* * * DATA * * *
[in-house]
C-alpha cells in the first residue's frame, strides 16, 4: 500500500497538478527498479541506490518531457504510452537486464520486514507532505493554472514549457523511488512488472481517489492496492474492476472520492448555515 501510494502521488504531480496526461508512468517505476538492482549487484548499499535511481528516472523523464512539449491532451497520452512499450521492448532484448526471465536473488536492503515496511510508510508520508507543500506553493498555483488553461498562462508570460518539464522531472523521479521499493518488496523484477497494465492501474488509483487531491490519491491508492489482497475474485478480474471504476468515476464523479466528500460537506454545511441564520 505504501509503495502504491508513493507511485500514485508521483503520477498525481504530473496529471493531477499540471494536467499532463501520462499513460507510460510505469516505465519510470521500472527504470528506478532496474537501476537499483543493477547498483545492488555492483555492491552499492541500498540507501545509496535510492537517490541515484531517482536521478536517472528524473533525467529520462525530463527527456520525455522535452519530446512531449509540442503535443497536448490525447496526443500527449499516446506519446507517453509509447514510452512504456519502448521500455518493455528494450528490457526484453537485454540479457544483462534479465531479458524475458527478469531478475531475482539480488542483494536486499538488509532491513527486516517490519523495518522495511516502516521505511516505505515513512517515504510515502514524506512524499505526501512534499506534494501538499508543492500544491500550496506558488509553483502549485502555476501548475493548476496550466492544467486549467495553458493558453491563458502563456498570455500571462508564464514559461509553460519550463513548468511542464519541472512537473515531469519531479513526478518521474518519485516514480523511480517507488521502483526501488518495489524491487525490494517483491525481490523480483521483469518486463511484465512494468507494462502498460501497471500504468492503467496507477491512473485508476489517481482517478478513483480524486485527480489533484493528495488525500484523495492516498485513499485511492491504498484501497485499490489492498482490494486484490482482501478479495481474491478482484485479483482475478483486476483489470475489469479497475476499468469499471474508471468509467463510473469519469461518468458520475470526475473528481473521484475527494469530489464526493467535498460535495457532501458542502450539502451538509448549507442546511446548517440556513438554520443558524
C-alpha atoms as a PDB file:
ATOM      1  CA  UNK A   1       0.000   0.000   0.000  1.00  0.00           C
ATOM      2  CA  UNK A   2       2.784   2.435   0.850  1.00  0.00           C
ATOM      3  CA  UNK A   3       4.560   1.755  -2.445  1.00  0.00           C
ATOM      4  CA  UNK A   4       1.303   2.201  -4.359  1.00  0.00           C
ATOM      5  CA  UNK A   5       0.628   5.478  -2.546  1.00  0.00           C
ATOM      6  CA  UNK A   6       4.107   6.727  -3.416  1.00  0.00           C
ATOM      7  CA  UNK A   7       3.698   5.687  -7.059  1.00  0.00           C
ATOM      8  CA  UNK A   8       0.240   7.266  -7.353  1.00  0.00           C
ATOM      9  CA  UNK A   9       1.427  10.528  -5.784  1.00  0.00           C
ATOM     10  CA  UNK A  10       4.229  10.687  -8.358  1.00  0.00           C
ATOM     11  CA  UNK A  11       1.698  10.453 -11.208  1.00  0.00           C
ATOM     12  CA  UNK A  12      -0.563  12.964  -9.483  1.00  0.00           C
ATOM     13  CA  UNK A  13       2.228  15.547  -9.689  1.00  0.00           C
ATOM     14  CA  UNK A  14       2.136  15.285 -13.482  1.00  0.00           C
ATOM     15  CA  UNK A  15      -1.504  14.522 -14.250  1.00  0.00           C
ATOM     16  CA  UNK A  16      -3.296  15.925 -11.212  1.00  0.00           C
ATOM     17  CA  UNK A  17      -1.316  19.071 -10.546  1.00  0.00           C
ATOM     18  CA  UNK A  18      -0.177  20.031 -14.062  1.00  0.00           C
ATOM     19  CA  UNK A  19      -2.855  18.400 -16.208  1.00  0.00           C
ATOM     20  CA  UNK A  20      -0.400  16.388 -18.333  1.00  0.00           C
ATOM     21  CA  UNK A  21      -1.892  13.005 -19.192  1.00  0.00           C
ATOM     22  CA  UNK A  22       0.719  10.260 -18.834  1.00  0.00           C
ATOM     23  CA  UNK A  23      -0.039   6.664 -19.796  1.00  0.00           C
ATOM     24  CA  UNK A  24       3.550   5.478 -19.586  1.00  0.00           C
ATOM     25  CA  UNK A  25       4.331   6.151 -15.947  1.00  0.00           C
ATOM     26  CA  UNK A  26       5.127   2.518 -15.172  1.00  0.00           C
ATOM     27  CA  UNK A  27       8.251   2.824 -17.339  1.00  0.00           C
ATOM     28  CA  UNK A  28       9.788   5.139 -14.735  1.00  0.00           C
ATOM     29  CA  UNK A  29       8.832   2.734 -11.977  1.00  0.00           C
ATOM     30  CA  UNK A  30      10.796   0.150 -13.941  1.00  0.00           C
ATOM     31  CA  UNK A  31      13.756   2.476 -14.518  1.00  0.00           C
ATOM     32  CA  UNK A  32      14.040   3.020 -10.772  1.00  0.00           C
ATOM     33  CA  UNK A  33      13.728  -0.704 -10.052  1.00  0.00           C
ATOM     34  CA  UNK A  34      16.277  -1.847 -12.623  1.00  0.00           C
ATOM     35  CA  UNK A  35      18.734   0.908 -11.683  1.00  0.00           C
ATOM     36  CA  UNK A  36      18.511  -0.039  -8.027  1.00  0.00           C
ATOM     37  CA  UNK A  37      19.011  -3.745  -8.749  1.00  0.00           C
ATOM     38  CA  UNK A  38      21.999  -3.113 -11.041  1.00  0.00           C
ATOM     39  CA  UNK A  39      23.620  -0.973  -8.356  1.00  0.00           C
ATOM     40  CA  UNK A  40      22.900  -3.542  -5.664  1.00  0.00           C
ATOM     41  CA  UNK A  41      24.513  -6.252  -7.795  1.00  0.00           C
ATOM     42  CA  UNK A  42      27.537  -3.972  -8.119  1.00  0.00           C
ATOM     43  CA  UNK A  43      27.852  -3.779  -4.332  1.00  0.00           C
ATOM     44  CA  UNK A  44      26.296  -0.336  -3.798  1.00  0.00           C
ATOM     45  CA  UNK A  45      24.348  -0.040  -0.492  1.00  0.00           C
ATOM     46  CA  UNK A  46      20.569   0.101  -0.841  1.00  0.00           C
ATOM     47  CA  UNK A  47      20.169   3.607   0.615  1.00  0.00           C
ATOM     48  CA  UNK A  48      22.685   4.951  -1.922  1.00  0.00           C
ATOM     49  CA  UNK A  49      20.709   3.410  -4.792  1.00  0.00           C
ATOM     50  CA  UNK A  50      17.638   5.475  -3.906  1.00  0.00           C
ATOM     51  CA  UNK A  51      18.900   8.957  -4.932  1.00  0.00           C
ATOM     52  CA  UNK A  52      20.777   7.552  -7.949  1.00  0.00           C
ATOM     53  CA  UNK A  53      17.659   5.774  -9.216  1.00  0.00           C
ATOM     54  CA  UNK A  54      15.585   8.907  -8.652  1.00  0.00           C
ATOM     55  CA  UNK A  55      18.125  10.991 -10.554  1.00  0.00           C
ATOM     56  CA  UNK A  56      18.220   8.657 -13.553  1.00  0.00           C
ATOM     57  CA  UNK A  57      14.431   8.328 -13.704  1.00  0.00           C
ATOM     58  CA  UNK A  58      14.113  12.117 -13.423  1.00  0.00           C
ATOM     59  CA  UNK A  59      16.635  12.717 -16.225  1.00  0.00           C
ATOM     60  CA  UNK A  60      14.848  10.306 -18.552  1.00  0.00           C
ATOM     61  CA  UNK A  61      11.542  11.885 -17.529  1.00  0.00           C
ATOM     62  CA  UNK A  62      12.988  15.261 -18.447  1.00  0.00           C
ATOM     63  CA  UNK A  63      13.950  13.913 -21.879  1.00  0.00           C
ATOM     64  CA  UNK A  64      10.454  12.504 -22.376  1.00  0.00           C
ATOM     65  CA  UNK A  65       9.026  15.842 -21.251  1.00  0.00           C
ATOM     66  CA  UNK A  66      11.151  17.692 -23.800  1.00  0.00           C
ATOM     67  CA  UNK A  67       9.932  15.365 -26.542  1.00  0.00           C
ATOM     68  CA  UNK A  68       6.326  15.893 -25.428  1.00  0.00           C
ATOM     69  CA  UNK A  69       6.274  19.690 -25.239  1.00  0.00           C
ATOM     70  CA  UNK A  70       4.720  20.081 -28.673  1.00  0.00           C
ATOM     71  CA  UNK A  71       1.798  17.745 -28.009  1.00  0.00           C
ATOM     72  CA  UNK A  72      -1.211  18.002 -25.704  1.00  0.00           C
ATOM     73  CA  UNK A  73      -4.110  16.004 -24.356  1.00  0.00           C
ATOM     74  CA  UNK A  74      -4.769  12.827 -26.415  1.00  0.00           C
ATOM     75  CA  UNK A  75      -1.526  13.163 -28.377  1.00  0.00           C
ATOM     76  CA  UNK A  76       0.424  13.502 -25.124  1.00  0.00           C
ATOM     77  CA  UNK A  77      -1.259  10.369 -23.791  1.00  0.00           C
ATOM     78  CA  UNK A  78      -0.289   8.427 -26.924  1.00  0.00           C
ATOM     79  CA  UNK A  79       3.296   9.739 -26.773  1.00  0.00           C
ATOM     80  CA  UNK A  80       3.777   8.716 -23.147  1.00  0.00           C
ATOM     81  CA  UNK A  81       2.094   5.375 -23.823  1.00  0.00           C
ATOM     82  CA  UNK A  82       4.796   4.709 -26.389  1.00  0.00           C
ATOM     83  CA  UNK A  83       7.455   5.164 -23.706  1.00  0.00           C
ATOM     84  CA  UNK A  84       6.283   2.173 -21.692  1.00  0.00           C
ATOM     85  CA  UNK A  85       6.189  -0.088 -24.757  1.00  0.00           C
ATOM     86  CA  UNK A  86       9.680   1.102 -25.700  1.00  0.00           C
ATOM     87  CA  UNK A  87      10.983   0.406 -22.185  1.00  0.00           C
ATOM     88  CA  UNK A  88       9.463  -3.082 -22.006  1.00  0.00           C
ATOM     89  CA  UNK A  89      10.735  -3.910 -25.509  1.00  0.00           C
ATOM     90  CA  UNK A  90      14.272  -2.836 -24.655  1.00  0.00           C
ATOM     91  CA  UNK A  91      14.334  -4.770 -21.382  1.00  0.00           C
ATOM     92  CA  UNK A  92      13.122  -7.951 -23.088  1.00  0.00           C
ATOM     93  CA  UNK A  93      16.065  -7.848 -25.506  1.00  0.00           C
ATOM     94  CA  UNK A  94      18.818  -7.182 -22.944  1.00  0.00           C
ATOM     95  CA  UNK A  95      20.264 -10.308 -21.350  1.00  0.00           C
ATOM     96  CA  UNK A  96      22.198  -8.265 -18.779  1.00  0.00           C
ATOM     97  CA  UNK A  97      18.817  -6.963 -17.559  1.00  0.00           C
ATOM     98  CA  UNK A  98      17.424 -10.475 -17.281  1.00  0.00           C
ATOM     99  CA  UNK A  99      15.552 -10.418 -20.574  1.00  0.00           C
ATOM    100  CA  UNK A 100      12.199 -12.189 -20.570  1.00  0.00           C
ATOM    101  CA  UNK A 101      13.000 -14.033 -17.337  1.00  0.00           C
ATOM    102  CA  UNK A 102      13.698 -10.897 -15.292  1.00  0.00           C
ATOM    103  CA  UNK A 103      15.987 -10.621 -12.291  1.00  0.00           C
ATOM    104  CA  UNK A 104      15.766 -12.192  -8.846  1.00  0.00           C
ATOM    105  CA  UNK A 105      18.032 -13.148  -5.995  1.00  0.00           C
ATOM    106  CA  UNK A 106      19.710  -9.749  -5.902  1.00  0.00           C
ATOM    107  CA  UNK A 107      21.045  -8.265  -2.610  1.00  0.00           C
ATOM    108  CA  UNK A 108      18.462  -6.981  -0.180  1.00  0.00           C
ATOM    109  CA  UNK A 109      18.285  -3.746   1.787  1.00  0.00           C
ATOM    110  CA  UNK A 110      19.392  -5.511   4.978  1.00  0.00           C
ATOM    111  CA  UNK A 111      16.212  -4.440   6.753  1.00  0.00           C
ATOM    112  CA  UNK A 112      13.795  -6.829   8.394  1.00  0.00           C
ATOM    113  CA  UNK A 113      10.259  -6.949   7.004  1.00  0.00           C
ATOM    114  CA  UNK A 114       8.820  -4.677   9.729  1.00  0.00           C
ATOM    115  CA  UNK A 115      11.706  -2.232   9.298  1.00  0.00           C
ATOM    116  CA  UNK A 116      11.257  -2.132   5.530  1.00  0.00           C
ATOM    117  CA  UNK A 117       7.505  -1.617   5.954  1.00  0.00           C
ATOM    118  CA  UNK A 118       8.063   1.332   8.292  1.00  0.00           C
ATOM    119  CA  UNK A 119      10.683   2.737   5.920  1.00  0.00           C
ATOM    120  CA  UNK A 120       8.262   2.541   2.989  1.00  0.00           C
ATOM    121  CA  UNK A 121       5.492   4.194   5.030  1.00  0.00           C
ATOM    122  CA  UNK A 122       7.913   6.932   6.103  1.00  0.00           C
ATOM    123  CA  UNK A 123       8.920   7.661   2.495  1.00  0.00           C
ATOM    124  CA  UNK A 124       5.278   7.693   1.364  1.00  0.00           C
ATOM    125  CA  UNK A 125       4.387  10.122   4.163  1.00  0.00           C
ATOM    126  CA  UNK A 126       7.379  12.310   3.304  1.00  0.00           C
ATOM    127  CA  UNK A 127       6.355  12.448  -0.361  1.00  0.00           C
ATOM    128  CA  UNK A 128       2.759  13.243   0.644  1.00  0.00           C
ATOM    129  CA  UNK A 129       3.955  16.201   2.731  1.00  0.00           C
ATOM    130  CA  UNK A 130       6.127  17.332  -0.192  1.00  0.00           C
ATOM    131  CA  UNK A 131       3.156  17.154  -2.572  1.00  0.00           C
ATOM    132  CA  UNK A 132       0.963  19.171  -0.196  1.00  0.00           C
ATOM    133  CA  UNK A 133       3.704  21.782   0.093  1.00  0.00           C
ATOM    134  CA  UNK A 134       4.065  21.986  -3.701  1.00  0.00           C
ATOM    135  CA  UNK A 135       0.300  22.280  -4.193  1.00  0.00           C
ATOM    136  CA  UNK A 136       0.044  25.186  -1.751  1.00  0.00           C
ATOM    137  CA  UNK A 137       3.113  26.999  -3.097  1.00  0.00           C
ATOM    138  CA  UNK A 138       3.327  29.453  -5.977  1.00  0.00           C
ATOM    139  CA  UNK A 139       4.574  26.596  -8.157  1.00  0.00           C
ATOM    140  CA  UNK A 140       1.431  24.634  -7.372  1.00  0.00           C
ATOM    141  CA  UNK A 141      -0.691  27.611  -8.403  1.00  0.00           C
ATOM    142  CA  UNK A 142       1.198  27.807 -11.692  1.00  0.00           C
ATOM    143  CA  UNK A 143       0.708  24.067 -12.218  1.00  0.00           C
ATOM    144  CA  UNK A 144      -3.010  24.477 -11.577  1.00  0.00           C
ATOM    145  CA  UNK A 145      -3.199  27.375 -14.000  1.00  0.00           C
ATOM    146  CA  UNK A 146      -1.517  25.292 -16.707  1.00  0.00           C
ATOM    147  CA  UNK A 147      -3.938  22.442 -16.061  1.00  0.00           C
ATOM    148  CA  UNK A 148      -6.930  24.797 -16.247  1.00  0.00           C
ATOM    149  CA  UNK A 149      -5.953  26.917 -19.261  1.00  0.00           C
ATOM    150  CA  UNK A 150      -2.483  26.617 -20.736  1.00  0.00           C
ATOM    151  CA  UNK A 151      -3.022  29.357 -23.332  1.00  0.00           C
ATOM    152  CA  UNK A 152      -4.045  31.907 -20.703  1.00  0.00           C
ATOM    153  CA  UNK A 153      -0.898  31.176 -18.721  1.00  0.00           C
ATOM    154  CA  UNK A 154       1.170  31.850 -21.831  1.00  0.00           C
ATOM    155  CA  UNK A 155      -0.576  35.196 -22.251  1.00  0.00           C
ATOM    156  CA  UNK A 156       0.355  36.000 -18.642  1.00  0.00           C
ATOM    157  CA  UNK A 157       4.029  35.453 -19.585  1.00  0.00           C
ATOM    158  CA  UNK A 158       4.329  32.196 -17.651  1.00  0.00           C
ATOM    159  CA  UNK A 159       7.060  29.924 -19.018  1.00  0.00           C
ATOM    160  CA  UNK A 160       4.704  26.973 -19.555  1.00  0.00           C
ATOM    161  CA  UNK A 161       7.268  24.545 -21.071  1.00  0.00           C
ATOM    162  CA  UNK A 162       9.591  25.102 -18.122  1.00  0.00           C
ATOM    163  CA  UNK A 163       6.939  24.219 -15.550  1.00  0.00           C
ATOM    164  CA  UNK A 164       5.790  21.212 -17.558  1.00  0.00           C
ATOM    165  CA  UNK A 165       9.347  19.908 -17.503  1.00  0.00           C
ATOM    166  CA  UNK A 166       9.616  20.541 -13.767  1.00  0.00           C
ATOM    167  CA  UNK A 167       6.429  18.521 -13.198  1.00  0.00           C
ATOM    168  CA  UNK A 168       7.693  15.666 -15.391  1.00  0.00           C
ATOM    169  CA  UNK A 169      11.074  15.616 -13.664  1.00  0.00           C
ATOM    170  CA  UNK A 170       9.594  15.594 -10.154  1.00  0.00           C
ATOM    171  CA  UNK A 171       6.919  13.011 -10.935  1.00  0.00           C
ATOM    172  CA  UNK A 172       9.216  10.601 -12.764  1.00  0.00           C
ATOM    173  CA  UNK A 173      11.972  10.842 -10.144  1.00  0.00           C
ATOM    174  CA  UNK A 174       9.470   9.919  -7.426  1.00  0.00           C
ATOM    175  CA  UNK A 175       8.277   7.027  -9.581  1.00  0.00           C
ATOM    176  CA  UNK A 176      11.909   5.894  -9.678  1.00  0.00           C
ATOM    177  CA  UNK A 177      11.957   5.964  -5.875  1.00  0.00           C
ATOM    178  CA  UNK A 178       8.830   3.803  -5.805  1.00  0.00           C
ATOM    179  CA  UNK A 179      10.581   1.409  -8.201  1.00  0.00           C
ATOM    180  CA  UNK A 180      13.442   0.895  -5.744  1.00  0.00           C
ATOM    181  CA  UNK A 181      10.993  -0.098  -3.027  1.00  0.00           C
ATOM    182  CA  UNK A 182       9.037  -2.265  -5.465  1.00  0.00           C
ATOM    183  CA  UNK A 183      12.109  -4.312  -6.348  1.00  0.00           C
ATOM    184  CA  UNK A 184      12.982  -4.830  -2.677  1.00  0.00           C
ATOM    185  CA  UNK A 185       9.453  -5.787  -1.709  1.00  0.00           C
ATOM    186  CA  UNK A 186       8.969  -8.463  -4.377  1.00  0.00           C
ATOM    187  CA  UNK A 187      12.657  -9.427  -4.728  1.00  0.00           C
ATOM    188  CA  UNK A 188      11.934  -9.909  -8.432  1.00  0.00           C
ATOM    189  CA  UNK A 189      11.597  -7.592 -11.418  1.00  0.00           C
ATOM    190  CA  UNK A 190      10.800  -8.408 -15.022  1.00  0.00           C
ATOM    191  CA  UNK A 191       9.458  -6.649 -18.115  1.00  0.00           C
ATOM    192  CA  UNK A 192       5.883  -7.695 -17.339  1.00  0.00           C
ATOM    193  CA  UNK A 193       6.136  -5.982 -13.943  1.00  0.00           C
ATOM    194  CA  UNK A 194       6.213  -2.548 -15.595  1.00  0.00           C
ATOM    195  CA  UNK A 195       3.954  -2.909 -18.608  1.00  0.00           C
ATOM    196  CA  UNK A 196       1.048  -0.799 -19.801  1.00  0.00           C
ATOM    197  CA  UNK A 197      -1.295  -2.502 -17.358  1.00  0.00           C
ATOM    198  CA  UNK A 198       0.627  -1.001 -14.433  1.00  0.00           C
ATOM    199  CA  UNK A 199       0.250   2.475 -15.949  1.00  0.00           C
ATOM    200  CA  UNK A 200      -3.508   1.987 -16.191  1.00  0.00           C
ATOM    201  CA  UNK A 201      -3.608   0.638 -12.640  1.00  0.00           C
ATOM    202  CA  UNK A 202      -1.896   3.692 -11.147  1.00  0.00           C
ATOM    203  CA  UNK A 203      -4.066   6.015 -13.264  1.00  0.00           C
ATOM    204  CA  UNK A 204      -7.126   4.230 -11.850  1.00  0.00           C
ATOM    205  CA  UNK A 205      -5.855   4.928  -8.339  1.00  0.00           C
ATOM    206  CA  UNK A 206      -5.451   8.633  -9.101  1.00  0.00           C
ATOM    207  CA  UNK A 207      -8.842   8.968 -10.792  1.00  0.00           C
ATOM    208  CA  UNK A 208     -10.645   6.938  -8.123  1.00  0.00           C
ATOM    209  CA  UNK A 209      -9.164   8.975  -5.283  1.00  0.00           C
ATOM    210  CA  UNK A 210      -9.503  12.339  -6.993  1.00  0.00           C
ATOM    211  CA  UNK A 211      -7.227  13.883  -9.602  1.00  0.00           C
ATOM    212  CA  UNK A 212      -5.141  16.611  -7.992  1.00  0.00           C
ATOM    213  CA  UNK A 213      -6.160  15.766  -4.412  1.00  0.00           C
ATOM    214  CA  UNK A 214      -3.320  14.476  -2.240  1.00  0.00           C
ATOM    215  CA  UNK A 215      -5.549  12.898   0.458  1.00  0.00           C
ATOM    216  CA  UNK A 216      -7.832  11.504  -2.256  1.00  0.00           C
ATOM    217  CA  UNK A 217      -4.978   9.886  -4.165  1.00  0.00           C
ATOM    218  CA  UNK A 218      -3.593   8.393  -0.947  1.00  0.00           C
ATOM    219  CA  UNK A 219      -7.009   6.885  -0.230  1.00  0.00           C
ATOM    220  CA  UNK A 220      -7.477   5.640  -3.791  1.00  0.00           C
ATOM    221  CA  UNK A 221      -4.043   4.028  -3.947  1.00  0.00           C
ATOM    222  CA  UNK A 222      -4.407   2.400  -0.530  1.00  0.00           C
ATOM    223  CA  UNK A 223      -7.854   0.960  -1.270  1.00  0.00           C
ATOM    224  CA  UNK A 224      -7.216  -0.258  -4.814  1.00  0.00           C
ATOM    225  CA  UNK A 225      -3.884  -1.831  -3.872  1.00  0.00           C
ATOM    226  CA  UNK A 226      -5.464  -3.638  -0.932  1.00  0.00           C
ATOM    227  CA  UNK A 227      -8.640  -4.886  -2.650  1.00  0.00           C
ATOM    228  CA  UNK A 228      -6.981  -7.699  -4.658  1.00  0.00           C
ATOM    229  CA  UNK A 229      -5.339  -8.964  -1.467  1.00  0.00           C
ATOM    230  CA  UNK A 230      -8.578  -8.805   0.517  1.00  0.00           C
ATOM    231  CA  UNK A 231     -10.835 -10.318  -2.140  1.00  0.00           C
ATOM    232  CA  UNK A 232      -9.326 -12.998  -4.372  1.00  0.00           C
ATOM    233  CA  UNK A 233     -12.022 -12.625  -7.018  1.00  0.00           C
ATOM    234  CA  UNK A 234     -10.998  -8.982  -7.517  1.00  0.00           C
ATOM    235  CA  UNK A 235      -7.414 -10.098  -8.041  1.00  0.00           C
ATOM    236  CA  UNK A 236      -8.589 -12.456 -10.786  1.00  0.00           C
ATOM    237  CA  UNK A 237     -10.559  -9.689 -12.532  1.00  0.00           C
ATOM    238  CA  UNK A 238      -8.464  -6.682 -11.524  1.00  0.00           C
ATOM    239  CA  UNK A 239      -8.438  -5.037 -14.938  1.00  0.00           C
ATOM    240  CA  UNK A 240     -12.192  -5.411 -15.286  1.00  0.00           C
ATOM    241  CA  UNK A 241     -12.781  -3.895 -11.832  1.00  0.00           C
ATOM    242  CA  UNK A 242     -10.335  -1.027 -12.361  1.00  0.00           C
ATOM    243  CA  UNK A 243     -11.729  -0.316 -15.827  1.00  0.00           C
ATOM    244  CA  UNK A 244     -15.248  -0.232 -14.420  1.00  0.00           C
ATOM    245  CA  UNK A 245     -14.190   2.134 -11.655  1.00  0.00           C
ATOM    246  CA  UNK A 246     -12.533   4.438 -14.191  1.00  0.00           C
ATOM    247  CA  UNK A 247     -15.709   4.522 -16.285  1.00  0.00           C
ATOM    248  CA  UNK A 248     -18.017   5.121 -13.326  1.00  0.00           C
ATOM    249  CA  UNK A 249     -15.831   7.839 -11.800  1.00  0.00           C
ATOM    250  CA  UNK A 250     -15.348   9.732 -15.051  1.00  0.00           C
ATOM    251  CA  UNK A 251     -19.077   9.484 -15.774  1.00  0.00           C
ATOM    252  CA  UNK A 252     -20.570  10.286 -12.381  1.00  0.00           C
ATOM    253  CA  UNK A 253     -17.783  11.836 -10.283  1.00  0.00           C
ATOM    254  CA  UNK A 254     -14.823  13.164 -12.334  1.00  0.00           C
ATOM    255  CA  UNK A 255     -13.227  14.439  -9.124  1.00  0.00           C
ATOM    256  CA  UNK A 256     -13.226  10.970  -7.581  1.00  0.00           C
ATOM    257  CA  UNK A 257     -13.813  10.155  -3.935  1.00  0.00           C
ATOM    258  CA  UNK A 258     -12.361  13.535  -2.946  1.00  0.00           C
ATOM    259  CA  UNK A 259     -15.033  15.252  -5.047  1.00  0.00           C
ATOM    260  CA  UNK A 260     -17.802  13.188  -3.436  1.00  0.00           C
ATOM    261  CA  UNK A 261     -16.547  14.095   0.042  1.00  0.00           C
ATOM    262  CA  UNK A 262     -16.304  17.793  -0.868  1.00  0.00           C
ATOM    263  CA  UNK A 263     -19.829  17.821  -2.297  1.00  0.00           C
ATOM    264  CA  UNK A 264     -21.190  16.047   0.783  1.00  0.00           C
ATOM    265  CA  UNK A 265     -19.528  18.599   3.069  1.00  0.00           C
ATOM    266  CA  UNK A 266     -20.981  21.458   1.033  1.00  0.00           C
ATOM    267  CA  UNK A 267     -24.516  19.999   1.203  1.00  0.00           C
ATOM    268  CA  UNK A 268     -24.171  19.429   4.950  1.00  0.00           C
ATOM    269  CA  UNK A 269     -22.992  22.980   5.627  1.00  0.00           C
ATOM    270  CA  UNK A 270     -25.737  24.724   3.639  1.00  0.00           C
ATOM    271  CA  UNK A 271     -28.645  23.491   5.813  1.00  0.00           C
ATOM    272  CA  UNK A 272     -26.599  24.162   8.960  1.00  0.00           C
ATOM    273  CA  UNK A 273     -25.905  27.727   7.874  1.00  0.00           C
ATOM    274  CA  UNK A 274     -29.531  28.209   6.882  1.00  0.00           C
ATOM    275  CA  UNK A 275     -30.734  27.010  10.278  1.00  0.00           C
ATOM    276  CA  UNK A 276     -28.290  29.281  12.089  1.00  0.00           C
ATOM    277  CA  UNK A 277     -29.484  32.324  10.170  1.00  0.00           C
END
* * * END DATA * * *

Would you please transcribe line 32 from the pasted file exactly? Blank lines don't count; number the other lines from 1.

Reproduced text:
ATOM     29  CA  UNK A  29       8.832   2.734 -11.977  1.00  0.00           C